How Strike Debt is resolving the taxable-income issue
Earlier this month, Yves Smith had a message for Strike Debt: “Rolling Jubilee should get one of its sympathetic celebrities to write a check to a serious tax lawyer to take a proper look,” she said, in order to make sure that its delicious idea didn’t end up inflicting enormous tax liabilities on unsuspecting debtors.
Well, it seems that Strike Debt has indeed managed to get a serious tax lawyer to take a proper look at its idea.* Nick Pinto spoke to that lawyer, whom he characterizes as someone who “works in the tax department at a top international law firm”. And it seems that Strike Debt has tweaked its model, a little bit, in order to bolster its case that the forgiven debt should be counted as a gift rather than as taxable income.
At this point, it seems, Strike Debt is buying up only distressed medical debt, rather than any other kind of debt. And that, in turn, serves to underscore the charitable purpose of Rolling Jubilee:
Recipients don’t have to be poor to receive tax-free debt forgiveness. “This is focused on medical debt,” she says, “and people with health problems can be categorized as distressed. You don’t need to show that they’re impoverished.”
This seems to both resolve and confirm a lot of Smith’s worries. “Middle class borrowers are not considered a proper charitable class under the tax law”, wrote Smith: “if you have moderate income, even if you are up to your eyeballs in debt through no fault of your own, it appears the IRS will not regard your financial duress as making you a suitable case for charity.”
So the fact that Strike Debt is buying up only medical debt seems to indicate that the income-tax problem is a real one. At the same time, however, by restricting itself to a definably distressed class of people, Strike Debt does seem to have given itself a pretty strong case that it’s involved in a charitable operation.
Smith has other concerns as well, chiefly that buying the debt in the first place counts as “commercial activity”, but that part of her argument seems a lot weaker to me: the relationship between Strike Debt and the borrower — which is the relationship which matters here, is clearly a noncommercial one. The IRS is right that it’s hard to determine “donative intent” in a “business setting” — but this isn’t a business setting, and the donative intent is very, very clear.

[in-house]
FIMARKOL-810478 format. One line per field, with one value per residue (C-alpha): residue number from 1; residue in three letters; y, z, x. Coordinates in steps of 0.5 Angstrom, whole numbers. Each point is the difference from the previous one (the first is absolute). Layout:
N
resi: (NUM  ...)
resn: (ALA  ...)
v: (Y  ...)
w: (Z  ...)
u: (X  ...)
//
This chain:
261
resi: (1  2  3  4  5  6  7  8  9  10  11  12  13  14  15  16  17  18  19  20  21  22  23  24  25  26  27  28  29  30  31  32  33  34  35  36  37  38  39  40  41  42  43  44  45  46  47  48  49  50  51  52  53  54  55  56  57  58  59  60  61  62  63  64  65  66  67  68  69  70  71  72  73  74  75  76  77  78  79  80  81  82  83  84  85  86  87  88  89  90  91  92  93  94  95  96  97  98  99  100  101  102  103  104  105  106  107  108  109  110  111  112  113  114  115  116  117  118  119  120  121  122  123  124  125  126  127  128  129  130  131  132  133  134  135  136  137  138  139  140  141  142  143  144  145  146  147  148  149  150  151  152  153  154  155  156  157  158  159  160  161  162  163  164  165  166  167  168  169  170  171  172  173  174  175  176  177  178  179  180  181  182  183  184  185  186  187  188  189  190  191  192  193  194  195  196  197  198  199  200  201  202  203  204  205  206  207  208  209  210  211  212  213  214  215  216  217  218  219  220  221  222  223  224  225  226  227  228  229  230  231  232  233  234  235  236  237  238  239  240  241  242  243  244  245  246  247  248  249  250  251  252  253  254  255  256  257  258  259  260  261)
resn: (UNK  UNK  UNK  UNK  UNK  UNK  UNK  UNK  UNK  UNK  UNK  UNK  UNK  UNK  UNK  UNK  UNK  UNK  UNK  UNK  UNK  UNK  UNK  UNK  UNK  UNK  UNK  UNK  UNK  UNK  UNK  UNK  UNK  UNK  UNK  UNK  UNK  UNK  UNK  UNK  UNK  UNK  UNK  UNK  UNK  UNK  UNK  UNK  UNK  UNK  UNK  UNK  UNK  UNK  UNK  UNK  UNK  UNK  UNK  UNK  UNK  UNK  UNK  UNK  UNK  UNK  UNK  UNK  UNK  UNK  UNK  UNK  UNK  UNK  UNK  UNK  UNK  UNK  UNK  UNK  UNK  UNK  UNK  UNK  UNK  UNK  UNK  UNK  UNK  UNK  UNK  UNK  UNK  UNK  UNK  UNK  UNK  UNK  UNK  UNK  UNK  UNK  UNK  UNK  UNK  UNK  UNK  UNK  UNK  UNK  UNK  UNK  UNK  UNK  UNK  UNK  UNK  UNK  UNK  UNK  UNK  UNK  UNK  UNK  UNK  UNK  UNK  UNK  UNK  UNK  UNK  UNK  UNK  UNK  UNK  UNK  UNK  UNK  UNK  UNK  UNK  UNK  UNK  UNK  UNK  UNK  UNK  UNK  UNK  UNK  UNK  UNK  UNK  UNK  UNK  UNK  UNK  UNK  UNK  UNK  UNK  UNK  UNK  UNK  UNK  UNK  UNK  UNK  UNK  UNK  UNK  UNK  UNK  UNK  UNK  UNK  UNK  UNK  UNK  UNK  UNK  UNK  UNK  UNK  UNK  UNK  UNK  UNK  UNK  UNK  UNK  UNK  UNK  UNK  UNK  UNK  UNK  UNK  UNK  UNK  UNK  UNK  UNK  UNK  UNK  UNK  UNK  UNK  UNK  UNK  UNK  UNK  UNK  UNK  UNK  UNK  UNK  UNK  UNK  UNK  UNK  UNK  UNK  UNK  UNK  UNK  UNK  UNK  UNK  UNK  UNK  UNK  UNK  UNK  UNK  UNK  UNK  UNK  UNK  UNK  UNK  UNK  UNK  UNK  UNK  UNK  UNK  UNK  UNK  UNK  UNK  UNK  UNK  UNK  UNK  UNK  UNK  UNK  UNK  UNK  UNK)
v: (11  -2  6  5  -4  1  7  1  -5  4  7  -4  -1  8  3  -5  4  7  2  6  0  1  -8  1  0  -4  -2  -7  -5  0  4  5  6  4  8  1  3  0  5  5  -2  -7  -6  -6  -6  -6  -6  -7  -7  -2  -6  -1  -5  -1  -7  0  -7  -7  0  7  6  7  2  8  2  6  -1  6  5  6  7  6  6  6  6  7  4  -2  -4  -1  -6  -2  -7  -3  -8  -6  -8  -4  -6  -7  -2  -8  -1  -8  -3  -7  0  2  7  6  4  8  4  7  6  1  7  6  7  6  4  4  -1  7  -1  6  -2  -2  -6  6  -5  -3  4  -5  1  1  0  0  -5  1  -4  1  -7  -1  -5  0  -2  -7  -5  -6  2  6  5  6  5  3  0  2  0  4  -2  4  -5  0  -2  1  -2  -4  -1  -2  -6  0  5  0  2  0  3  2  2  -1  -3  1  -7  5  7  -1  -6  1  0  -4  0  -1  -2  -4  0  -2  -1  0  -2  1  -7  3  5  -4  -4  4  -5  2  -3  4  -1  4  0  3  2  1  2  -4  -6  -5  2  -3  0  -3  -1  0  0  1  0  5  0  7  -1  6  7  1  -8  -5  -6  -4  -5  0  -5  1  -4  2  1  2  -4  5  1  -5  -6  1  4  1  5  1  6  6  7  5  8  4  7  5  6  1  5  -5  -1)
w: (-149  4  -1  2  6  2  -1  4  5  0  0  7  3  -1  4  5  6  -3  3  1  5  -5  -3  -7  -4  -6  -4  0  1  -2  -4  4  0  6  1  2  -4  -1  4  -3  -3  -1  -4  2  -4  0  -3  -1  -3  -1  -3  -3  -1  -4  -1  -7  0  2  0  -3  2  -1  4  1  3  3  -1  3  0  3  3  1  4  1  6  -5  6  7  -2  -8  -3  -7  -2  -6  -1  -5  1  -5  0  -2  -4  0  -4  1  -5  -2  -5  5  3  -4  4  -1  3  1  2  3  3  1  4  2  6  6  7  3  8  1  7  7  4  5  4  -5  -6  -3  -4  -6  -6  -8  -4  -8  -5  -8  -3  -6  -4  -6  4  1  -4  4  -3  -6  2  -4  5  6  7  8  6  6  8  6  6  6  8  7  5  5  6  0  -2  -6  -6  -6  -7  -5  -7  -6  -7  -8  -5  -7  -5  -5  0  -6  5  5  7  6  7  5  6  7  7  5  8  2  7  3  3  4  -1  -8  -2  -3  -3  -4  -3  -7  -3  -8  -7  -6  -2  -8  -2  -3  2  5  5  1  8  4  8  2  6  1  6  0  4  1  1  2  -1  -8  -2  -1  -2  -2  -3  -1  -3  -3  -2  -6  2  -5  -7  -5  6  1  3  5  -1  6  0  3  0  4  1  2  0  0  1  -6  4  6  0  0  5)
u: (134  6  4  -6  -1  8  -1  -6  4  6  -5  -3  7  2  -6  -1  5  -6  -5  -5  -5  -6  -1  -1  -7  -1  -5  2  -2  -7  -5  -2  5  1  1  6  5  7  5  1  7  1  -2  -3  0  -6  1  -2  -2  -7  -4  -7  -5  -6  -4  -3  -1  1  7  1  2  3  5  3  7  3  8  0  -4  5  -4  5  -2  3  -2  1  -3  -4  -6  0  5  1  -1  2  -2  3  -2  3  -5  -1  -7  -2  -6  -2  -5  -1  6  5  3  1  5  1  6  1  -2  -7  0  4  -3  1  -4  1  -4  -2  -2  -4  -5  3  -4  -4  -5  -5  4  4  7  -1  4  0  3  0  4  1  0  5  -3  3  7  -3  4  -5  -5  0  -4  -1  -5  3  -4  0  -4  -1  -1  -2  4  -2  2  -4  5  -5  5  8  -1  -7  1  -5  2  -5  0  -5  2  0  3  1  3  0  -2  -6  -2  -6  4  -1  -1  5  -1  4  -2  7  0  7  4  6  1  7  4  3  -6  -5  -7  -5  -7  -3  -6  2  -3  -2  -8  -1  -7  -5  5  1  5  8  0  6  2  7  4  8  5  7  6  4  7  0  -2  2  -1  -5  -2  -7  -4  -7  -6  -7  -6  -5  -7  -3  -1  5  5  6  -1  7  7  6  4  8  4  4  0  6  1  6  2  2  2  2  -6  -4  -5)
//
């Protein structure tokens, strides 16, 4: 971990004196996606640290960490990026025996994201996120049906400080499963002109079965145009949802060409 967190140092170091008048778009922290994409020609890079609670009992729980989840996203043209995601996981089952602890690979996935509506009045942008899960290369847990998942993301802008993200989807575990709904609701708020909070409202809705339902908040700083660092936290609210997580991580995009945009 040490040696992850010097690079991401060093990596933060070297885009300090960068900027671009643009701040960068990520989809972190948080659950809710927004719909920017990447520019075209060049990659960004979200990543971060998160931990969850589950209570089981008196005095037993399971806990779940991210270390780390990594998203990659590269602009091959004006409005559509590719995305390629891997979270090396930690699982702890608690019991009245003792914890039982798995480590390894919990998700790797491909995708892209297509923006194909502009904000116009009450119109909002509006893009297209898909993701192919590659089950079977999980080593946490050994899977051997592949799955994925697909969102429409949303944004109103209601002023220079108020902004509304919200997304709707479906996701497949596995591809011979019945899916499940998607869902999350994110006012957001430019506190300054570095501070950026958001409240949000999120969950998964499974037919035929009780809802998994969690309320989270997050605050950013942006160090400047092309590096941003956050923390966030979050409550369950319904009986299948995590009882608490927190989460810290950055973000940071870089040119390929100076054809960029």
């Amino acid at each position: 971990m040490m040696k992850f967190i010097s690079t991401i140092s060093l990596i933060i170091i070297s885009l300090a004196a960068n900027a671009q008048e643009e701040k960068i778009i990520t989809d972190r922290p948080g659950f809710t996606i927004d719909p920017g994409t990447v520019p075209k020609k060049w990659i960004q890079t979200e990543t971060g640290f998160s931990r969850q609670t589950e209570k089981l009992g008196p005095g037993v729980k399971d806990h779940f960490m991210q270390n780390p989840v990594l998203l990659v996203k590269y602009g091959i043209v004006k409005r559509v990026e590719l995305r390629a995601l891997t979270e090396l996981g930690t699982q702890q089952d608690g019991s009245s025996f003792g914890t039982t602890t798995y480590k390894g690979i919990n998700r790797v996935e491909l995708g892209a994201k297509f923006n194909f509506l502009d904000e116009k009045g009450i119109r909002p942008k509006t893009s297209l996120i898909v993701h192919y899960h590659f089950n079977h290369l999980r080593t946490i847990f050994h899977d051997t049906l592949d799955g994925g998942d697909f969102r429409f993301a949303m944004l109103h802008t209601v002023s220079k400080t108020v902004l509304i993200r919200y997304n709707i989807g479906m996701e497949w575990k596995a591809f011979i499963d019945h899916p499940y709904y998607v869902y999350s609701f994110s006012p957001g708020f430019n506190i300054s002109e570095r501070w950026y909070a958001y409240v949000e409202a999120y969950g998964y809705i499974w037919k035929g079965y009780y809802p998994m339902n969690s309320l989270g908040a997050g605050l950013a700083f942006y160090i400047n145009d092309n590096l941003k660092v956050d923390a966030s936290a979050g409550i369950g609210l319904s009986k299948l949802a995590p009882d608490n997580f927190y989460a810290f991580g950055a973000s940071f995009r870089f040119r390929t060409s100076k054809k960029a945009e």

Of course, it’s impossible to be certain in these matters. Strike Debt is sending lovely packages, wrapped up in a literal bow, telling borrowers that they have cancelled the debt in question. “You no longer owe the balance of this debt,” says the letter. “It is gone, a gift with no strings attached. You are no longer any obligation to settle this account with the original creditor, the bill collector, or anyone else.” But once the package is received, the borrower knows that the debt has been forgiven, raising the question of what they’re meant to do with that information. Specifically, should they declare the forgiven debt on their tax return?
Strike Debt is not sending the borrowers a 1099-C form, and they clearly don’t expect the borrowers to declare the forgiven debt as income. I think that’s reasonable — and if the IRS does start asking pointed questions, I’m sure that Strike Debt’s lawyer will help them explain why the write-off was a gift, rather than taxable income. But let’s hope it doesn’t come to that. This is a lovely and public-spirited thing that Rolling Jubilee is doing, and the IRS has much, much bigger fish to fry.
*Update: Strike Debt says their lawyer has been involved for months, since well before Yves’ post. But I think the medical-debt-only policy is new: I for one haven’t seen it mentioned before.